(1) Choose type of fish. (2) Enter your fish's length and girth. (3) Calculate fish weight. (Estimate only + or - 10%)
The total length is the maximum length of the fish, with the mouth closed and the tail fin pinched together.
Most marine (saltwater regulations) refer to the "fork length", and scientists often use "standard length" which is to the end of the fleshy part of the body. "Standard length" has the advantage of not being affected by minor damage to the tail fin, nor does it give too much credit to a fish for the relatively light weight tail when calculating a fish's condition.
"Girth" can be determined by drawing a string around the fish at its widest point marking where the string overlaps and then measuring the distance between the overlapping points on a conventional ruler. The measurement should be taken perpendicular to the length of the fish. This measurement is analogous to measuring the circumference of someone's waist. Knowing the girth is important when trying to certify a fish for a record.
For "The One That Got Away" you can tell a fish story and use your imagination. :)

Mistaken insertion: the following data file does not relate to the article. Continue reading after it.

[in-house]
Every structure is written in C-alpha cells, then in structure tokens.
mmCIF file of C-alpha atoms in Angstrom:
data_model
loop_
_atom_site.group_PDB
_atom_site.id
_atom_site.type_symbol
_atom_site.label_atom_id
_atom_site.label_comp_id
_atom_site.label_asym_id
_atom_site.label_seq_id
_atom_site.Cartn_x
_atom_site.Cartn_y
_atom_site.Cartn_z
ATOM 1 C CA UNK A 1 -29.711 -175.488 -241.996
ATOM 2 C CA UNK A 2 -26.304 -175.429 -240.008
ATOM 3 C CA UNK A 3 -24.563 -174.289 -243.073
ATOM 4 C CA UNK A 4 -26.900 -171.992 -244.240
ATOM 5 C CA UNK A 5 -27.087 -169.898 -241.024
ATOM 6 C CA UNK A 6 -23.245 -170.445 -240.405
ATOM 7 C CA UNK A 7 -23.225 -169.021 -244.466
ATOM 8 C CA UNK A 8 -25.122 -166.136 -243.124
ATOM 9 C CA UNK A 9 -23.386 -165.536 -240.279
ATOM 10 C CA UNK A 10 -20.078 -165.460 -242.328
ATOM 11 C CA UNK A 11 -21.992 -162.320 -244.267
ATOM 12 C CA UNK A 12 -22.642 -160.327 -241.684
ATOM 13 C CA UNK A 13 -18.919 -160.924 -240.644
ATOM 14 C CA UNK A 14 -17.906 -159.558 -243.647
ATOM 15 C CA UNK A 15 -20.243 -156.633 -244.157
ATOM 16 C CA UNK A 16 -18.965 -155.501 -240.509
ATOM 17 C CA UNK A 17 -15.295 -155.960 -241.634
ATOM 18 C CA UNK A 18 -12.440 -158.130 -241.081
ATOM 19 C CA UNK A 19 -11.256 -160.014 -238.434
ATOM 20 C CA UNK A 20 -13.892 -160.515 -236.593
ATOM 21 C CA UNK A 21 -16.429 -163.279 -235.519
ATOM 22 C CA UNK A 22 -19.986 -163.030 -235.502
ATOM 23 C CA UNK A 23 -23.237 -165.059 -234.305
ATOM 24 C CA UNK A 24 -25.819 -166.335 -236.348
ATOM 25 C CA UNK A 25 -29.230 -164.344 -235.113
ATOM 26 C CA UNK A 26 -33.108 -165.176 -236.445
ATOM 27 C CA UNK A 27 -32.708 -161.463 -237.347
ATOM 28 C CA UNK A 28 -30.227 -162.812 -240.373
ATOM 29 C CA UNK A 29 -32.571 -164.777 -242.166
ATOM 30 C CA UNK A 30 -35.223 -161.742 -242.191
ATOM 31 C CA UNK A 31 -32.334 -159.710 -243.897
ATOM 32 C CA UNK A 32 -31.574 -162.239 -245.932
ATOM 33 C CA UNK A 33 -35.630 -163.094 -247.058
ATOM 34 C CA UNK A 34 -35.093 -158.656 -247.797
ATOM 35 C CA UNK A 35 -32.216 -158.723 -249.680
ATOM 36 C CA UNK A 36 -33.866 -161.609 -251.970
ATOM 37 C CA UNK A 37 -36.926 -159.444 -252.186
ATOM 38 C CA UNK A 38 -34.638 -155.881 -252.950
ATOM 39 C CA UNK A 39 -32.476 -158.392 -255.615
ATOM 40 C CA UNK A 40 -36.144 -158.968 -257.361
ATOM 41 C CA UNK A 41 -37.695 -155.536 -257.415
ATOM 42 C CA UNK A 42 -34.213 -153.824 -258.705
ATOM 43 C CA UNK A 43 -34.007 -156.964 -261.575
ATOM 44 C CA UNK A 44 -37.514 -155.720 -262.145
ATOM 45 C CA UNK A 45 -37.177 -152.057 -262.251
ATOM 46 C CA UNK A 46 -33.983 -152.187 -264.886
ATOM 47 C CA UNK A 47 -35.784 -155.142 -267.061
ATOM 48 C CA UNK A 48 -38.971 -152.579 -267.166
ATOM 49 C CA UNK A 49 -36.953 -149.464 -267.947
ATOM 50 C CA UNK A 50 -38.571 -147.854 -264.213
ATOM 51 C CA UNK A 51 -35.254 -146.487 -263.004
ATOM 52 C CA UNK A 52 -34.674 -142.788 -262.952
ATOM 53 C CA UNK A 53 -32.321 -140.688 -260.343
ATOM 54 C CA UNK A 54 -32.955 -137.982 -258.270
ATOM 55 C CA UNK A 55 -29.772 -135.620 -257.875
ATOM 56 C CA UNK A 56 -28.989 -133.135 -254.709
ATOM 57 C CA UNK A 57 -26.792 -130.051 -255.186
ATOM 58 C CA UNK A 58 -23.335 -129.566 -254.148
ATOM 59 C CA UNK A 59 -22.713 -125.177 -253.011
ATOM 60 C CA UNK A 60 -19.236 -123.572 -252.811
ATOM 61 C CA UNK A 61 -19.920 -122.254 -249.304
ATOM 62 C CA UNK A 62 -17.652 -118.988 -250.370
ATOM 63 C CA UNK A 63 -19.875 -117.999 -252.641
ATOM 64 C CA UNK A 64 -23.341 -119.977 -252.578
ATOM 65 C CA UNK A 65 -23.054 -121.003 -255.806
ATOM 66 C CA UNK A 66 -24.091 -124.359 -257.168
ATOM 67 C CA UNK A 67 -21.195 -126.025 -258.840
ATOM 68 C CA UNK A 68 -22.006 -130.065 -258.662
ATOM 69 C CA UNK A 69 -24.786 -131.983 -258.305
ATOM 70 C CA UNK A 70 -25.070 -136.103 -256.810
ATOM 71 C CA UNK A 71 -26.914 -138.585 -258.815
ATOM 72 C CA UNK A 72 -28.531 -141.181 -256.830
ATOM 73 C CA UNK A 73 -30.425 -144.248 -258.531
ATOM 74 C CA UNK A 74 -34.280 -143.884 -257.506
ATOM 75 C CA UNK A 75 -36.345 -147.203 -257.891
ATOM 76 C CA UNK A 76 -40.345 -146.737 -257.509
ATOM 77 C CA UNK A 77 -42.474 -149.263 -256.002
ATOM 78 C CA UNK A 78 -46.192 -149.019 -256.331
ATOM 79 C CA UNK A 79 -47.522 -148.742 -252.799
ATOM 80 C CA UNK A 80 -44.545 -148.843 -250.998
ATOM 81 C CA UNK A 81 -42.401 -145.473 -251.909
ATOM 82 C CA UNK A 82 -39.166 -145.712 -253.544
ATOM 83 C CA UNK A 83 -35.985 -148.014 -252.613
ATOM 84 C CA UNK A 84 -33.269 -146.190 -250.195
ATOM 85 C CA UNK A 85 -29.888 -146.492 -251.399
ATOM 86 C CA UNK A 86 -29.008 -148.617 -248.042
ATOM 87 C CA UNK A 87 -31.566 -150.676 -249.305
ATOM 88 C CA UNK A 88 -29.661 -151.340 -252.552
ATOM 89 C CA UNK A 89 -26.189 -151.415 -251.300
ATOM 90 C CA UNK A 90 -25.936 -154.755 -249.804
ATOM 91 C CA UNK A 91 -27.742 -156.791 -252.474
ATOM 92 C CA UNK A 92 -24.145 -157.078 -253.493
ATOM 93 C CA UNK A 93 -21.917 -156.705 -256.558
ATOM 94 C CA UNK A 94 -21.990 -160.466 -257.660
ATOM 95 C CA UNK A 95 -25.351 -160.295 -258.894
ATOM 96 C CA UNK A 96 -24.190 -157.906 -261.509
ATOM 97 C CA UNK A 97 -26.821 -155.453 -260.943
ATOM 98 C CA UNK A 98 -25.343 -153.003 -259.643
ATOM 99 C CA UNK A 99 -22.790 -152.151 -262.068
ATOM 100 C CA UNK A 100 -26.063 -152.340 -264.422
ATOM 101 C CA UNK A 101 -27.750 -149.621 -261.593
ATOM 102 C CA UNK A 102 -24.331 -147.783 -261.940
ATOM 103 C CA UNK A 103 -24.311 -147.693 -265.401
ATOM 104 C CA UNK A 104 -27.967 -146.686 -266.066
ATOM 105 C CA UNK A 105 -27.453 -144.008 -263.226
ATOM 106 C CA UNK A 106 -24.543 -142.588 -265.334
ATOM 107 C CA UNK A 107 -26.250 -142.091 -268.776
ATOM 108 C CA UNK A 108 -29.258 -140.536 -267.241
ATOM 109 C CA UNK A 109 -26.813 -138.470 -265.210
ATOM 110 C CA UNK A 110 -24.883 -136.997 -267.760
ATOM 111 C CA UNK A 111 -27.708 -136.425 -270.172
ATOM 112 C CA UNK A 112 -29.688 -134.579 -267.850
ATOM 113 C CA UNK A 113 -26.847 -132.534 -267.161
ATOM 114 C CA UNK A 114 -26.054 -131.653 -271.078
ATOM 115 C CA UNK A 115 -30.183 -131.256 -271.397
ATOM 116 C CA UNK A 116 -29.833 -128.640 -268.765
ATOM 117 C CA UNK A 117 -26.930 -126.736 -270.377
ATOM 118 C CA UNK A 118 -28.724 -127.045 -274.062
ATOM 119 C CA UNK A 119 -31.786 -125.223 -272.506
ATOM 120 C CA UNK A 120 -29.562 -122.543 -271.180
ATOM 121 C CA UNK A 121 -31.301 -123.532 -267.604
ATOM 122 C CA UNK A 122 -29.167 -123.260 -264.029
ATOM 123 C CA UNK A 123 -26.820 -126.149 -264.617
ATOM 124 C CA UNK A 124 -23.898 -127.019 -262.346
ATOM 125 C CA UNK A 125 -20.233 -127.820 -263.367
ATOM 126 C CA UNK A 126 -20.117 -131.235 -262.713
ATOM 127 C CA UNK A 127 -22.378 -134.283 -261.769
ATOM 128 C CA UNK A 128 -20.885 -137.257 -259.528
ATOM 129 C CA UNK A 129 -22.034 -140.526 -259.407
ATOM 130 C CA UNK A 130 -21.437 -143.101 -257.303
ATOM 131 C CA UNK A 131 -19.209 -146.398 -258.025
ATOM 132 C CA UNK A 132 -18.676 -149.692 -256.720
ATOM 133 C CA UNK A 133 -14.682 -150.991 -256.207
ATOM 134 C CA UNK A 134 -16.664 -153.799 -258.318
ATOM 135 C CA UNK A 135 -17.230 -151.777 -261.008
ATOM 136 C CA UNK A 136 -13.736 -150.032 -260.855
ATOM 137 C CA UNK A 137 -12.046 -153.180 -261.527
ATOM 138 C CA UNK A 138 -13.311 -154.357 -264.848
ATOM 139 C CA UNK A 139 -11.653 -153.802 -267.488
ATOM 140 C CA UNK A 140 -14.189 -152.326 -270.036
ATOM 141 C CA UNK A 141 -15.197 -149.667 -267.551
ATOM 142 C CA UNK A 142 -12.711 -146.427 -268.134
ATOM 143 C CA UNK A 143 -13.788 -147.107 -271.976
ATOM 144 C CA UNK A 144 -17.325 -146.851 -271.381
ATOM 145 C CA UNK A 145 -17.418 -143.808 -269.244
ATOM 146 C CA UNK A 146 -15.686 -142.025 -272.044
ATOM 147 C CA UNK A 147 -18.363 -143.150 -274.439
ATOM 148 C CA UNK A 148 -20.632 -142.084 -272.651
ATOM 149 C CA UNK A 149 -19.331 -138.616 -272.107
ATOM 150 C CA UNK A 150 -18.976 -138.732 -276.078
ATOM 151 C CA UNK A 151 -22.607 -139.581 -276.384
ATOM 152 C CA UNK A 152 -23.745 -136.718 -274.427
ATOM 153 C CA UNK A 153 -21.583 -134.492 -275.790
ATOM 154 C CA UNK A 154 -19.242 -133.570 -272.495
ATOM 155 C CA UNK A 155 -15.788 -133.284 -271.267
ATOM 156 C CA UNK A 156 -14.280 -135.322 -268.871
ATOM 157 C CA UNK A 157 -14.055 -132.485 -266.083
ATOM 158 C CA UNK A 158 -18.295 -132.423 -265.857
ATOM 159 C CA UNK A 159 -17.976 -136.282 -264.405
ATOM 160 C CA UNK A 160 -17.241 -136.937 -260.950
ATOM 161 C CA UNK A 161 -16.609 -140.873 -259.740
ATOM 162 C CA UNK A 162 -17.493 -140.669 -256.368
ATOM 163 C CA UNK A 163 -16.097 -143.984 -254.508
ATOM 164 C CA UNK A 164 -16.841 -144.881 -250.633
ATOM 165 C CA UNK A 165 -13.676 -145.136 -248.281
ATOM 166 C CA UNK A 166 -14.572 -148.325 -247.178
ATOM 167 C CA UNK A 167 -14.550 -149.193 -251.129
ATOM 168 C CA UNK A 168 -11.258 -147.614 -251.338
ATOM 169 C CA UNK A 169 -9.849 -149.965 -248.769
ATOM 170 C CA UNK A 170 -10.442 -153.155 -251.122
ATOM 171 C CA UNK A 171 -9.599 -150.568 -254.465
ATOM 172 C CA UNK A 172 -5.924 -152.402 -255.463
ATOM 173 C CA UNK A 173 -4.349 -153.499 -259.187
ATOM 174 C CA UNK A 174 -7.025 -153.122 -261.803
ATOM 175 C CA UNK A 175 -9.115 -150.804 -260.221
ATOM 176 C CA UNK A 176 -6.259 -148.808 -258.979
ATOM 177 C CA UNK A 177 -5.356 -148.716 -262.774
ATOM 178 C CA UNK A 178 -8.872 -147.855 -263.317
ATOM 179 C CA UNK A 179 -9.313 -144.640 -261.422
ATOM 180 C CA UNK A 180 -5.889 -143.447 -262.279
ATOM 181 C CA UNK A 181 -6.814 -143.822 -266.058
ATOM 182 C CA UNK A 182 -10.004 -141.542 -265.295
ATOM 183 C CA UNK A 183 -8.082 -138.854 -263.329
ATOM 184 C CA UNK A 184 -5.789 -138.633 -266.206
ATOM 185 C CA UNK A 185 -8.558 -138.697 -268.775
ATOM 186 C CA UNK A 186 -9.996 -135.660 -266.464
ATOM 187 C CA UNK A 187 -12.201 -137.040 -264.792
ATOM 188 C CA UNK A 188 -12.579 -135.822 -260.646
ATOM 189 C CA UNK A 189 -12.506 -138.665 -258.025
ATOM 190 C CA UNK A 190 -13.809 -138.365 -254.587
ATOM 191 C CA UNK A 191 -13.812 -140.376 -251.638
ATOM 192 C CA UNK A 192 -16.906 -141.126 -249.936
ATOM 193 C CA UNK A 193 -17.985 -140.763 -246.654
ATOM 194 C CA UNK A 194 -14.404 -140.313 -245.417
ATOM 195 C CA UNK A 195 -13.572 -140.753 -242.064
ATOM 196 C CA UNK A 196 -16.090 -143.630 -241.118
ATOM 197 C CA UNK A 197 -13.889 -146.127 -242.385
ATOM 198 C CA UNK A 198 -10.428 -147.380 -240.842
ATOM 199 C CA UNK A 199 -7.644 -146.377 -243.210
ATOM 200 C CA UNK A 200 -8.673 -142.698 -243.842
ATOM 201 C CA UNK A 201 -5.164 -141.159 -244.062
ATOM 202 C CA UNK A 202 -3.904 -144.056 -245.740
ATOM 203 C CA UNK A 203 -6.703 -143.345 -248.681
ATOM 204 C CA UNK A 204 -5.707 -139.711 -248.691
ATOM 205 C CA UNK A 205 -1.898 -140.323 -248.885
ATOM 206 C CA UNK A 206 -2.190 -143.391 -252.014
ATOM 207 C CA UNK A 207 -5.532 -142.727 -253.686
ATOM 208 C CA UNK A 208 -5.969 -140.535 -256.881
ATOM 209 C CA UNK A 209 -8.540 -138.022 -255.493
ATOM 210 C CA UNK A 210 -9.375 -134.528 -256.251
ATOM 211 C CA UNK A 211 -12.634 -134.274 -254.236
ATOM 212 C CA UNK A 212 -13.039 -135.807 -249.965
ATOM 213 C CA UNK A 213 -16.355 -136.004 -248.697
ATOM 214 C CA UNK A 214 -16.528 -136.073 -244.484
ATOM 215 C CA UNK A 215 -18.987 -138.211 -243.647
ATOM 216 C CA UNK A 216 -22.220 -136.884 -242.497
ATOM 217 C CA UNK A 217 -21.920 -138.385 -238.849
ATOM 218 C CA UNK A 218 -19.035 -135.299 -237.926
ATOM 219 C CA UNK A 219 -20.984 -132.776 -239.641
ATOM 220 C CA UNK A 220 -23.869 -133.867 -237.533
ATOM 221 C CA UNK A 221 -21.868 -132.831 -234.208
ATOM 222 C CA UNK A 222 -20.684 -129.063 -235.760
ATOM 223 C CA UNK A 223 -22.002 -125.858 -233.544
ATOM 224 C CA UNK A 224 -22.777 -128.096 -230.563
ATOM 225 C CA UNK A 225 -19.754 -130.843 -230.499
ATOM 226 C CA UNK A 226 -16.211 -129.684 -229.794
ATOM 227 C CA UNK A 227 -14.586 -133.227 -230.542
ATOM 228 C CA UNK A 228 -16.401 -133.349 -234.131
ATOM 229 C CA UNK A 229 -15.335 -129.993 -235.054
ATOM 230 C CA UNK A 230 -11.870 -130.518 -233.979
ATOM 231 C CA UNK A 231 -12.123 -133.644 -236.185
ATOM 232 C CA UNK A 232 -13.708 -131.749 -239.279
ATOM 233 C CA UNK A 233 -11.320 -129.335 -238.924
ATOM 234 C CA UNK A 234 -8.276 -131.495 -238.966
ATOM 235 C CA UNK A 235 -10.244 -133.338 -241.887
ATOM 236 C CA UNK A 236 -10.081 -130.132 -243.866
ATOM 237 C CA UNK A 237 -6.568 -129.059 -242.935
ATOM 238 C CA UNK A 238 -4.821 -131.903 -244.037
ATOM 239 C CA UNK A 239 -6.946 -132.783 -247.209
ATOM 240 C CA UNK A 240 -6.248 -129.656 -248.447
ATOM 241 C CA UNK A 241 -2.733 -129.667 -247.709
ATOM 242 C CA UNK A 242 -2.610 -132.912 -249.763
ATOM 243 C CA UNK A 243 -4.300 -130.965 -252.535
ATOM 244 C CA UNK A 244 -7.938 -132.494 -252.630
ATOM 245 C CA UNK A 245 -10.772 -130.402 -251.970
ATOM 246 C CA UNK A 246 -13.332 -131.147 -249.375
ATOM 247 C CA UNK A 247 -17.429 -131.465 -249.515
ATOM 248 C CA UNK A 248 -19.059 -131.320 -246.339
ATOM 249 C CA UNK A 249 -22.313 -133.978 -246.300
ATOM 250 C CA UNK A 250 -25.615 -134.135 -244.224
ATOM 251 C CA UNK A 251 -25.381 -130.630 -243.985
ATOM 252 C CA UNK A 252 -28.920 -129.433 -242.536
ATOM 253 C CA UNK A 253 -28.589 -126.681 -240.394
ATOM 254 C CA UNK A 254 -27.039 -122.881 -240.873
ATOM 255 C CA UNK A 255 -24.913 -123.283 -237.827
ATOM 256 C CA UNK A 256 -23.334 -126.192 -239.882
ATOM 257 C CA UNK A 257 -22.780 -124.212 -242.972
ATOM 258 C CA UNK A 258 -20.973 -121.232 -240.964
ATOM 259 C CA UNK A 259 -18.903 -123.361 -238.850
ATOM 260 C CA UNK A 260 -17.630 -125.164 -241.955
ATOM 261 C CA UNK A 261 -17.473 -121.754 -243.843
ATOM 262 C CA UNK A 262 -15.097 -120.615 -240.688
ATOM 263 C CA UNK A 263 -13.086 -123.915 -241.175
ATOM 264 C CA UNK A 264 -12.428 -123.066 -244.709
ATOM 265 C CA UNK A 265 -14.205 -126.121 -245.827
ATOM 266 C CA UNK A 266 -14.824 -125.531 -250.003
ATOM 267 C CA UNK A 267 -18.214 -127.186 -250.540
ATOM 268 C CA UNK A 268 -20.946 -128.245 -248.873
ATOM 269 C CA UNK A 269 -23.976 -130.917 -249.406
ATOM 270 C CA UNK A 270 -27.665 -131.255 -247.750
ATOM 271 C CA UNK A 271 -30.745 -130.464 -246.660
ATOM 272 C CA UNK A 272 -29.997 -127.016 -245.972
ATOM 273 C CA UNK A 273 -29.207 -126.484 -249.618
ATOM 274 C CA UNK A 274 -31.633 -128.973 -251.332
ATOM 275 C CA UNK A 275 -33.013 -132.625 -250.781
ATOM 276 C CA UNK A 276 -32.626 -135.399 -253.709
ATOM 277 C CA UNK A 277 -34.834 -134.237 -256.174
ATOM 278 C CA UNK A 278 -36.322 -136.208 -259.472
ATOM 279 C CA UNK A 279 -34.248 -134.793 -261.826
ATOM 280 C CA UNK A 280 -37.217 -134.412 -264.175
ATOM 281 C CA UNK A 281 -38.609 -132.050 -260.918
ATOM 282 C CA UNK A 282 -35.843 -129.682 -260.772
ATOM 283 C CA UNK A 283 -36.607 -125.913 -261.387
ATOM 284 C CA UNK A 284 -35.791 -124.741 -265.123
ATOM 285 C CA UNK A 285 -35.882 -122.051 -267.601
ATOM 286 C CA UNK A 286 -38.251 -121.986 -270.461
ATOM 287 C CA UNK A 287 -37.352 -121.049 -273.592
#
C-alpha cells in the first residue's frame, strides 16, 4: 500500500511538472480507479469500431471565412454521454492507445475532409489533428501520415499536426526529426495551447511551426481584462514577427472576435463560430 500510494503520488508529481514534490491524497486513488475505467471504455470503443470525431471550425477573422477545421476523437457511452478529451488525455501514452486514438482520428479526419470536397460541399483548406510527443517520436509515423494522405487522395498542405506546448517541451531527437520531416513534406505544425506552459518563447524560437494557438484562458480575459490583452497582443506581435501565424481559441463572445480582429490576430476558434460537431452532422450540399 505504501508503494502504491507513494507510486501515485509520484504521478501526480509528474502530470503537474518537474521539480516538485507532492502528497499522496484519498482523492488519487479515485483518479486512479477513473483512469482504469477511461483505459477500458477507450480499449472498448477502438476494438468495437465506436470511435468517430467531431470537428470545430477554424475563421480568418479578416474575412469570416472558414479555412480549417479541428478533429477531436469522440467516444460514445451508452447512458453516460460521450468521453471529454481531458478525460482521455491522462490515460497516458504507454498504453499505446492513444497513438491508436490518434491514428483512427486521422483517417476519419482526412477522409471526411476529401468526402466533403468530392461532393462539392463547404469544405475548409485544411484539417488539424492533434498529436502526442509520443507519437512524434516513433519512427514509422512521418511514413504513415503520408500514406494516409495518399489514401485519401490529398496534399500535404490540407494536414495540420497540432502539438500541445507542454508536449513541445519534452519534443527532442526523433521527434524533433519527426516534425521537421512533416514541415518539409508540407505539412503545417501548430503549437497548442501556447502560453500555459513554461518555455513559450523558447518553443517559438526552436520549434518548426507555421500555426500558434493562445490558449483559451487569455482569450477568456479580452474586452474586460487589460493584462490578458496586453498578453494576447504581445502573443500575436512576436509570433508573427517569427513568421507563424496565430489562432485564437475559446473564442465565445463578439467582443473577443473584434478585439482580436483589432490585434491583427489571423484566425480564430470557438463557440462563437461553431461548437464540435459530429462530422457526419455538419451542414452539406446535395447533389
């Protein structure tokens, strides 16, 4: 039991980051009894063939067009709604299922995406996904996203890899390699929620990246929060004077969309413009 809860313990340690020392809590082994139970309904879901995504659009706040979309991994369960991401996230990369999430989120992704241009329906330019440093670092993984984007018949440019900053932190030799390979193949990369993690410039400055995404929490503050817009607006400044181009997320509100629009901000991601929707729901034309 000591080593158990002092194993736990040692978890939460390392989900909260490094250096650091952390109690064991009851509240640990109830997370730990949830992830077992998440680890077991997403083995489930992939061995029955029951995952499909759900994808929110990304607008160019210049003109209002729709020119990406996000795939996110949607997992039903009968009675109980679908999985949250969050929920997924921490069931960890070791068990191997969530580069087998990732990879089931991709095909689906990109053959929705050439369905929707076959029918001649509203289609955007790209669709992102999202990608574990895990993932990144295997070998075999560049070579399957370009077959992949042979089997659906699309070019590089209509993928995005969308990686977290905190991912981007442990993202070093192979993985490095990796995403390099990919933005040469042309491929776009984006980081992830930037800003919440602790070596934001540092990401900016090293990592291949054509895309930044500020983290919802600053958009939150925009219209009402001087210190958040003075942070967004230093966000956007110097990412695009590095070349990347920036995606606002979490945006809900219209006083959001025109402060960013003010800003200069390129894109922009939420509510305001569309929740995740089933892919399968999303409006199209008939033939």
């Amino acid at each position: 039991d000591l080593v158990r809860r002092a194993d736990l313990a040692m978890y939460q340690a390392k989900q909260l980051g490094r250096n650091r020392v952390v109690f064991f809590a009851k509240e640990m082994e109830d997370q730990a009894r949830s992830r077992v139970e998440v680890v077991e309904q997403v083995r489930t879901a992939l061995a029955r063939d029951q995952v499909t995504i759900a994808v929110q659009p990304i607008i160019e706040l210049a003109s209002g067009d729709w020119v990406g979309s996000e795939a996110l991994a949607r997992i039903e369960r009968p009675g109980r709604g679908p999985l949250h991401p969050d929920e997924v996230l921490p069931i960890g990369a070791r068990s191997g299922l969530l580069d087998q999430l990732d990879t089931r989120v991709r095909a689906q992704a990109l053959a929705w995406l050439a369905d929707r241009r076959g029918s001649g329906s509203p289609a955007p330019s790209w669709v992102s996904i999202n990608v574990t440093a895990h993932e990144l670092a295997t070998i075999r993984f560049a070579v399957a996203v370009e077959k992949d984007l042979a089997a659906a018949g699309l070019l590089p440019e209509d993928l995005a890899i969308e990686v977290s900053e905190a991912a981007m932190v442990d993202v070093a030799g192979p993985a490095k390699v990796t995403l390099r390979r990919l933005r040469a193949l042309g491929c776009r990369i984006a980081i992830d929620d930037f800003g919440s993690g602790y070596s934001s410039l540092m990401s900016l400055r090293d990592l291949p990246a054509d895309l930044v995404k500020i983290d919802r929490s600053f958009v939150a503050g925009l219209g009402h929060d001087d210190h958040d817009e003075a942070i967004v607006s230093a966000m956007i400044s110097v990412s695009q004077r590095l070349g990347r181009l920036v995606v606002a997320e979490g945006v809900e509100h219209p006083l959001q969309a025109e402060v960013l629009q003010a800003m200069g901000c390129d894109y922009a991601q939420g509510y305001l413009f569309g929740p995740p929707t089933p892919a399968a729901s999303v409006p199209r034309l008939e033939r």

Take a kid fishing:
The biggest thing to know about taking a kid fishing is that it is about spending quality time together. Try to avoid putting pressure on yourself or the kid by expecting to catch lots of fish or especially big fish--remember they call it fishing, not catching, for a reason. Fishing provides a great time to find out what the child is interested in and just talk. But if the subject shifts to fishing, talk about the history of fishing, what fish need to survive and how important clean water and healthy habitats are to fish and people. These discussions can lead to fun expectations, but fulfillment isn't always instantaneous, so patience is the key for both you and the kid. Be sure to tell the kid about the one that got away.